was got out I noticed that his waistcoat was put on upside down, that is, the collar was downwards instead of being round his neck; his legs were bare, his stockings
being down about his heels; the knee buttons of his breeches were also unfastened, and his shoes were unlaced. His hat was gone. There was large wound at the back of
his head. I did not see the wound on the temple for the reason before named. I did not see the deceased take any money out of his pocket, except what he wanted to pay for
the liquor. We had three or four pints of ale, and also two joeys of brandy each. I am of the opinion that he was quite sober enough to take care of himself." Since
the adjournment of the inquest, circumstances have come to the knowledge of the police, which, coupled with previous information, causes a very strong suspicion to fall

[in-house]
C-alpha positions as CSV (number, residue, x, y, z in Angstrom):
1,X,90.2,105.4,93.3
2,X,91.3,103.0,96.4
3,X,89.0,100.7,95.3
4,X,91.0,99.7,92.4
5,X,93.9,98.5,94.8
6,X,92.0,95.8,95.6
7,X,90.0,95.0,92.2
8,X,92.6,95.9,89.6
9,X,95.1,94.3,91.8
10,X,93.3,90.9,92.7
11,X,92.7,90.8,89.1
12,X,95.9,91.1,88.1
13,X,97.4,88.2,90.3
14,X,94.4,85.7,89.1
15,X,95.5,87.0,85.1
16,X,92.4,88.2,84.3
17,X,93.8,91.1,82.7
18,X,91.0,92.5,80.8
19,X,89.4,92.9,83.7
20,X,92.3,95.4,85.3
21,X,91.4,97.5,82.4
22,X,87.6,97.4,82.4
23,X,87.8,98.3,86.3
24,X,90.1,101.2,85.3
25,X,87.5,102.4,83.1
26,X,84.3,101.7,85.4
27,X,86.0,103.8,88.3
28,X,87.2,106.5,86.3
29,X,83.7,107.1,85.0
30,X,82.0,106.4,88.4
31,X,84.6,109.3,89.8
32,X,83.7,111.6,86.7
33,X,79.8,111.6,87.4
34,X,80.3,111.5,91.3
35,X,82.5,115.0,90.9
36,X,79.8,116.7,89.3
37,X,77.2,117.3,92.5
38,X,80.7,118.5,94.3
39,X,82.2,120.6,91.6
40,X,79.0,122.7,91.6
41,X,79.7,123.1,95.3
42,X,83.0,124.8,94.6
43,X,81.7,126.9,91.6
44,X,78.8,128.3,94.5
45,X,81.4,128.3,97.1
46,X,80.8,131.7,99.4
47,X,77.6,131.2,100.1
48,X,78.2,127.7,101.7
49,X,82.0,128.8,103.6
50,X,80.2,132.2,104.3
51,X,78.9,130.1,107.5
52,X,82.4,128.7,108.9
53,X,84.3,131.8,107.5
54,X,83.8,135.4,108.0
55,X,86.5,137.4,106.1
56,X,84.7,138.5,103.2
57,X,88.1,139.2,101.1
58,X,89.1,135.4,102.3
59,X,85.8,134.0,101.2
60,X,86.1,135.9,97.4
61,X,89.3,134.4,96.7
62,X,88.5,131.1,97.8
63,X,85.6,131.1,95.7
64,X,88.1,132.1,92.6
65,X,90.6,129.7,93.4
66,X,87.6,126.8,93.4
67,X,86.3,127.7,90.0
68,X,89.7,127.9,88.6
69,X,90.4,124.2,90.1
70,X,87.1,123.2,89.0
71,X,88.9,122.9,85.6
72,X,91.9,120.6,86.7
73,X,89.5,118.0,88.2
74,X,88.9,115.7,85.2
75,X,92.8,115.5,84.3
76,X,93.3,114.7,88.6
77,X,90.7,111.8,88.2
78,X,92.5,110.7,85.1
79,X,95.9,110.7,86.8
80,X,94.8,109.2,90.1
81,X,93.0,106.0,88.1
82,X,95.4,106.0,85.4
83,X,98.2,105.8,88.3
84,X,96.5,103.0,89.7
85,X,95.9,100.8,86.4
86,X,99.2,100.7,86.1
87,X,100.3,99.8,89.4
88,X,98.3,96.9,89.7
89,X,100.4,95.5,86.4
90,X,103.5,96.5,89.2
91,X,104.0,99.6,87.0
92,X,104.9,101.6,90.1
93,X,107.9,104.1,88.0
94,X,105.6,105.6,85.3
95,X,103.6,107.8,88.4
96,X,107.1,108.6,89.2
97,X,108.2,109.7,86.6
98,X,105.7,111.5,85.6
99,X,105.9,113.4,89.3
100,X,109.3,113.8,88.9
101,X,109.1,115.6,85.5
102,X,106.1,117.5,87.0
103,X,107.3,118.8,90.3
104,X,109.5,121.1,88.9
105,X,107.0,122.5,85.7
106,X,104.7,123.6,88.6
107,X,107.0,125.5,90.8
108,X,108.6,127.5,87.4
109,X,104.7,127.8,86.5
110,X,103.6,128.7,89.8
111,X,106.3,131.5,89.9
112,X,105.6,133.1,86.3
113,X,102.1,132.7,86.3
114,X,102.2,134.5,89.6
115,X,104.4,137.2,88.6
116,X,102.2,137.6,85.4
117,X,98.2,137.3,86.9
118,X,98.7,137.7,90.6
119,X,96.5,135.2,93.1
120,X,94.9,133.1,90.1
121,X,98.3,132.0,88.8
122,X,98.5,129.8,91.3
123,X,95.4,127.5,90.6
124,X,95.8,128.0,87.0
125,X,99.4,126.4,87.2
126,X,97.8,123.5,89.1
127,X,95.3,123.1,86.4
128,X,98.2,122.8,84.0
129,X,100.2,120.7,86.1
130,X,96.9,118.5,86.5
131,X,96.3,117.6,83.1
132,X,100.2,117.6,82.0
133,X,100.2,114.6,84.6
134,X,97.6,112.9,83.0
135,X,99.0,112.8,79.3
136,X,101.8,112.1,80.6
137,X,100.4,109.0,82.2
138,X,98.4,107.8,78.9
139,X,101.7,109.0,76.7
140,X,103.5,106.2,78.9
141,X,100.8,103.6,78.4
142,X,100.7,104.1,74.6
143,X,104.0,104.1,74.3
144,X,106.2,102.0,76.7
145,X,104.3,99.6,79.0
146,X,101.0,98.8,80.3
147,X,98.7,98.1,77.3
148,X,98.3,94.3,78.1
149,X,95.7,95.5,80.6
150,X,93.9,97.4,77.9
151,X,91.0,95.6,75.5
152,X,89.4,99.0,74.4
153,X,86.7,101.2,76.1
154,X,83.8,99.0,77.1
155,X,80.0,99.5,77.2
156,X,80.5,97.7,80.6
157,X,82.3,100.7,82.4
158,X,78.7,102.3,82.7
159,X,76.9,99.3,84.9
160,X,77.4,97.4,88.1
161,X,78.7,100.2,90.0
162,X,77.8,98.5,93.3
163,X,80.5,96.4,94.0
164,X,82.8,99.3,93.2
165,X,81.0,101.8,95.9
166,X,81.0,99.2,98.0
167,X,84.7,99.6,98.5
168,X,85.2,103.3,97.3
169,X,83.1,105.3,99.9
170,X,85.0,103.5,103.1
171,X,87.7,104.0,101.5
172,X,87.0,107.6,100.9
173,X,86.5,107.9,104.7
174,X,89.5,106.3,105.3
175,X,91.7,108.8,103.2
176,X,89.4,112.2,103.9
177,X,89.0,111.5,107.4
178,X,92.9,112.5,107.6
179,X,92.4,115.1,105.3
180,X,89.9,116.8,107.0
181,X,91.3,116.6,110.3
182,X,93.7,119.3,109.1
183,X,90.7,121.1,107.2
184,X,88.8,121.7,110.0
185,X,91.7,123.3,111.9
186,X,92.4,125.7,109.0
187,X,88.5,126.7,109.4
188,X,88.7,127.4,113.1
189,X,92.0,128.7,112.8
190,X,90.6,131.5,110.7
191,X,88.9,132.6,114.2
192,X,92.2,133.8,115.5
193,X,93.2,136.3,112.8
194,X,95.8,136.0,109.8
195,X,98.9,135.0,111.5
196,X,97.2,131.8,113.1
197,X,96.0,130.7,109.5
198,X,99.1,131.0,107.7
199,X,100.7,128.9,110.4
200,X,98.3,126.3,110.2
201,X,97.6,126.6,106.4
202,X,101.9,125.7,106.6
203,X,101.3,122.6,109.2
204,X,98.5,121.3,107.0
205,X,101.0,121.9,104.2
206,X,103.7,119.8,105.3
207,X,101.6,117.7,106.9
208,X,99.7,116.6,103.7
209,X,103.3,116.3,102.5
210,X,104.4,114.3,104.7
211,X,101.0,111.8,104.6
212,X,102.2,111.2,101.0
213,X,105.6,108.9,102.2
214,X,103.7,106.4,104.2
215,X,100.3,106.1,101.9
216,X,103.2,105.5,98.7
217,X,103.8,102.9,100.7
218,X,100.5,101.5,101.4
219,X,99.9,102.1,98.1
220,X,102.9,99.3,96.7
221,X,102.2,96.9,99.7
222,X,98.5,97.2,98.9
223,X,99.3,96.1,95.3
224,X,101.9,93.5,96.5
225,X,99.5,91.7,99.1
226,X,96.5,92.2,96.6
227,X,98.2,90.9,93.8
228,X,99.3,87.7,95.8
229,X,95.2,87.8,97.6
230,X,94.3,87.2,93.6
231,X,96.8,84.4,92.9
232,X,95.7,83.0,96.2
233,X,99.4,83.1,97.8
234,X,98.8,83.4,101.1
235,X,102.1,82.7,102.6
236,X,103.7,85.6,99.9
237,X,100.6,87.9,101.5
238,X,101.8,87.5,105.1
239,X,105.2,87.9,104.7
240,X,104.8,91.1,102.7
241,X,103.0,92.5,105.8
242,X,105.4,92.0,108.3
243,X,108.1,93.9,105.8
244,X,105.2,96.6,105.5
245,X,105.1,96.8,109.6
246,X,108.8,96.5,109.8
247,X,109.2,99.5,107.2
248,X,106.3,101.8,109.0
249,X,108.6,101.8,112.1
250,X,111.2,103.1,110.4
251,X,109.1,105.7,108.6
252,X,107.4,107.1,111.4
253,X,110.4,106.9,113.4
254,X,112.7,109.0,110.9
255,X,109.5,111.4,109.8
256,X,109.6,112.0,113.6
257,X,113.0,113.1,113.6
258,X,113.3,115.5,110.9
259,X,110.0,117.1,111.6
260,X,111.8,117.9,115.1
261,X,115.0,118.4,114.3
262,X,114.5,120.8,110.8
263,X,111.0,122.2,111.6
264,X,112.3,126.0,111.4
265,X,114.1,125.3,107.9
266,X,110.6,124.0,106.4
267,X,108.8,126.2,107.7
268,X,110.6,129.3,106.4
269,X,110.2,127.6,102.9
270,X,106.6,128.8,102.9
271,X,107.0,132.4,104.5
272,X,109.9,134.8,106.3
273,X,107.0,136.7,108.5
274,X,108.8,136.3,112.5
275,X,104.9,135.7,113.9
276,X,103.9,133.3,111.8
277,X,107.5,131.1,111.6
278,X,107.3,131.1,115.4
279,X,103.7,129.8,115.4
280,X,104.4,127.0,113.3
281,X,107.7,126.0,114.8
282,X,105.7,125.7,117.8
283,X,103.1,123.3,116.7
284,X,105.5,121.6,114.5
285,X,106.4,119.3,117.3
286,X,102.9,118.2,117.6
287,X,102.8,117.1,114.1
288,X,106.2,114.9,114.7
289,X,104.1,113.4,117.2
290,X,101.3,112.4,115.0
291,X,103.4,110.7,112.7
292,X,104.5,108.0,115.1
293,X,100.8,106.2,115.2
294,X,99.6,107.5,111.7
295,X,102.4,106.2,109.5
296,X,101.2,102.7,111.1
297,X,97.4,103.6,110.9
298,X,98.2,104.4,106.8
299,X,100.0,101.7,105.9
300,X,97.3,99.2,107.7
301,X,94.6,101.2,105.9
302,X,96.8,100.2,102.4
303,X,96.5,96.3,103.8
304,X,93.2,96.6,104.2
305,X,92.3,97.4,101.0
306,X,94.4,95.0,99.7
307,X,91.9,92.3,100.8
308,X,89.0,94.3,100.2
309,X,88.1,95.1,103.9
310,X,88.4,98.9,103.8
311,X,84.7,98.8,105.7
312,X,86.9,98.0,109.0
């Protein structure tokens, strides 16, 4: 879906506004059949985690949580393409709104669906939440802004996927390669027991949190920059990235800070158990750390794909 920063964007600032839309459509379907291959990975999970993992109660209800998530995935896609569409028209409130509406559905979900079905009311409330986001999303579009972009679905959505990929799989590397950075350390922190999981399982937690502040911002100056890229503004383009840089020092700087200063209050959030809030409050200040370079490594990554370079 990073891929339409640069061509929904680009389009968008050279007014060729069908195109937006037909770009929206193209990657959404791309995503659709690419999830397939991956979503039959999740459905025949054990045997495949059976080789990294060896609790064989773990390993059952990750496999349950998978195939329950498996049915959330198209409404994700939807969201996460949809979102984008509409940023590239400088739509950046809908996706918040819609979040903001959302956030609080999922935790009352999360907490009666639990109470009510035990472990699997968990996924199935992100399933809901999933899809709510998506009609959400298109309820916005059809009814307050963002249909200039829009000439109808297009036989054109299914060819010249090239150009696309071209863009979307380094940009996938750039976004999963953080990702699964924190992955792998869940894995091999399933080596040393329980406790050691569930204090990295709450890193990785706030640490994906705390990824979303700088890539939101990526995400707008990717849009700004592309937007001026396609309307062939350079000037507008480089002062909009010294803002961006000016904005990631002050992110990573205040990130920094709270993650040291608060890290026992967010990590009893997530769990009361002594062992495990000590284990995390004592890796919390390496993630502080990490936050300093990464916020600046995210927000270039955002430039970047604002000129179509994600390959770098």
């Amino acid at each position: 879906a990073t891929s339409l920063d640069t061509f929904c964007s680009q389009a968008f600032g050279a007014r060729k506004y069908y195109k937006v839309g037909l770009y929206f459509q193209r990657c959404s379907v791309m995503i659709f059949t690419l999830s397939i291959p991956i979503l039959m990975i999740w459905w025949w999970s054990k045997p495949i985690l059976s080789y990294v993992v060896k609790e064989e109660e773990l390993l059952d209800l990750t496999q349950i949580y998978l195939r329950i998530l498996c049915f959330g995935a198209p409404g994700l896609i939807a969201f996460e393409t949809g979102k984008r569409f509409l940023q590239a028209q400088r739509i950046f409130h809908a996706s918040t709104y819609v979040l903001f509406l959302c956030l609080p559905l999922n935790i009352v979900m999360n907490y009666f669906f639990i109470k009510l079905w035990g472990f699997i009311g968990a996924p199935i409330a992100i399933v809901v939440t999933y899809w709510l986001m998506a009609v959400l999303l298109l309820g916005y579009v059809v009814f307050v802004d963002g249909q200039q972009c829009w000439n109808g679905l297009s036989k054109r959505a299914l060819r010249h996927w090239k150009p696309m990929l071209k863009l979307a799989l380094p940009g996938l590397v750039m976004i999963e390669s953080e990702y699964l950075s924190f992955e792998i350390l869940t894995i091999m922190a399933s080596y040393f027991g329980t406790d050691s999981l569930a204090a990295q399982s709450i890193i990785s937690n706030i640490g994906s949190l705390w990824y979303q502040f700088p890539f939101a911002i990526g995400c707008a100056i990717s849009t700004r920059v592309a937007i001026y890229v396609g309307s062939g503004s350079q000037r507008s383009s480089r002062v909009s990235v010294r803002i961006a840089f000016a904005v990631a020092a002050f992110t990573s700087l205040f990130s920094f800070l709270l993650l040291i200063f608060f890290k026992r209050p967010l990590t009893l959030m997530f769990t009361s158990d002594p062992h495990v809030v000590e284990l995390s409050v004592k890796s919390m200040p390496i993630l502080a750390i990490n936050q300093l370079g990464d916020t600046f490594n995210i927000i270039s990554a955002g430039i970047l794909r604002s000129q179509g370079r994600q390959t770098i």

upon the witness Lane, and also upon the above-named Thrupp, who denied, when accused, of being with the deceased at the Leopard, on Monday night; but several
witnesses will, we are told, at the examination today, clearly prove that he was there with him, and that they left the house together. Lane and Thrupp were then taken
into custody, and conveyed to the Station house. A man named Byrne said that about twelve o'clock on Monday night he observed two men and a woman standing on the
quay; he clearly identified Lane as being one of the men, and on seeing the body of Cheese at once identified it as being that of the other man whom he saw on the
quay. Byrne is a tramp, who was coming to Worcester in search of employment, but did not reach the city till late at night."
"Mysterious Occurrence at Worcester - Suspected Murder"
Worcestershire Chronicle : October 12th 1853 Page 8